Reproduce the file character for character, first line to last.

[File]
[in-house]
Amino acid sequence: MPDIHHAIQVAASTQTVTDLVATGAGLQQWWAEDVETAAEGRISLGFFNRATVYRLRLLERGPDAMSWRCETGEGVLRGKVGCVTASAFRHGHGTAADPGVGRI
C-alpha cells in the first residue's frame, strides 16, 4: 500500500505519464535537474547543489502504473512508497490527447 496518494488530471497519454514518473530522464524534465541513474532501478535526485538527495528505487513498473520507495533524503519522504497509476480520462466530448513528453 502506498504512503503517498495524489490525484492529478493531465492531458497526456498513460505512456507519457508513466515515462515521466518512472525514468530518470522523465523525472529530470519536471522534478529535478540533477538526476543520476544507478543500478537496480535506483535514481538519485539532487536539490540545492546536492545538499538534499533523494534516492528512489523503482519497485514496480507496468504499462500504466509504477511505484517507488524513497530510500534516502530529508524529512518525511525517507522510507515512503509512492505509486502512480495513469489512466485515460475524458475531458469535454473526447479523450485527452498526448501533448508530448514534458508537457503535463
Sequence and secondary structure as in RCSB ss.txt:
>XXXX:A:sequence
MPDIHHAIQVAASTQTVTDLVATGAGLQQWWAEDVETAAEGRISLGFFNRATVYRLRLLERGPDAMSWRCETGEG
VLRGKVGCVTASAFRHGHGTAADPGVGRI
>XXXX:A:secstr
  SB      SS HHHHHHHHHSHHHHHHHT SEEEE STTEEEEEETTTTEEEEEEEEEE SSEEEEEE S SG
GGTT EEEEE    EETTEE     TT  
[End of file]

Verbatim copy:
[in-house]
Amino acid sequence: MPDIHHAIQVAASTQTVTDLVATGAGLQQWWAEDVETAAEGRISLGFFNRATVYRLRLLERGPDAMSWRCETGEGVLRGKVGCVTASAFRHGHGTAADPGVGRI
C-alpha cells in the first residue's frame, strides 16, 4: 500500500505519464535537474547543489502504473512508497490527447 496518494488530471497519454514518473530522464524534465541513474532501478535526485538527495528505487513498473520507495533524503519522504497509476480520462466530448513528453 502506498504512503503517498495524489490525484492529478493531465492531458497526456498513460505512456507519457508513466515515462515521466518512472525514468530518470522523465523525472529530470519536471522534478529535478540533477538526476543520476544507478543500478537496480535506483535514481538519485539532487536539490540545492546536492545538499538534499533523494534516492528512489523503482519497485514496480507496468504499462500504466509504477511505484517507488524513497530510500534516502530529508524529512518525511525517507522510507515512503509512492505509486502512480495513469489512466485515460475524458475531458469535454473526447479523450485527452498526448501533448508530448514534458508537457503535463
Sequence and secondary structure as in RCSB ss.txt:
>XXXX:A:sequence
MPDIHHAIQVAASTQTVTDLVATGAGLQQWWAEDVETAAEGRISLGFFNRATVYRLRLLERGPDAMSWRCETGEG
VLRGKVGCVTASAFRHGHGTAADPGVGRI
>XXXX:A:secstr
  SB      SS HHHHHHHHHSHHHHHHHT SEEEE STTEEEEEETTTTEEEEEEEEEE SSEEEEEE S SG
GGTT EEEEE    EETTEE     TT  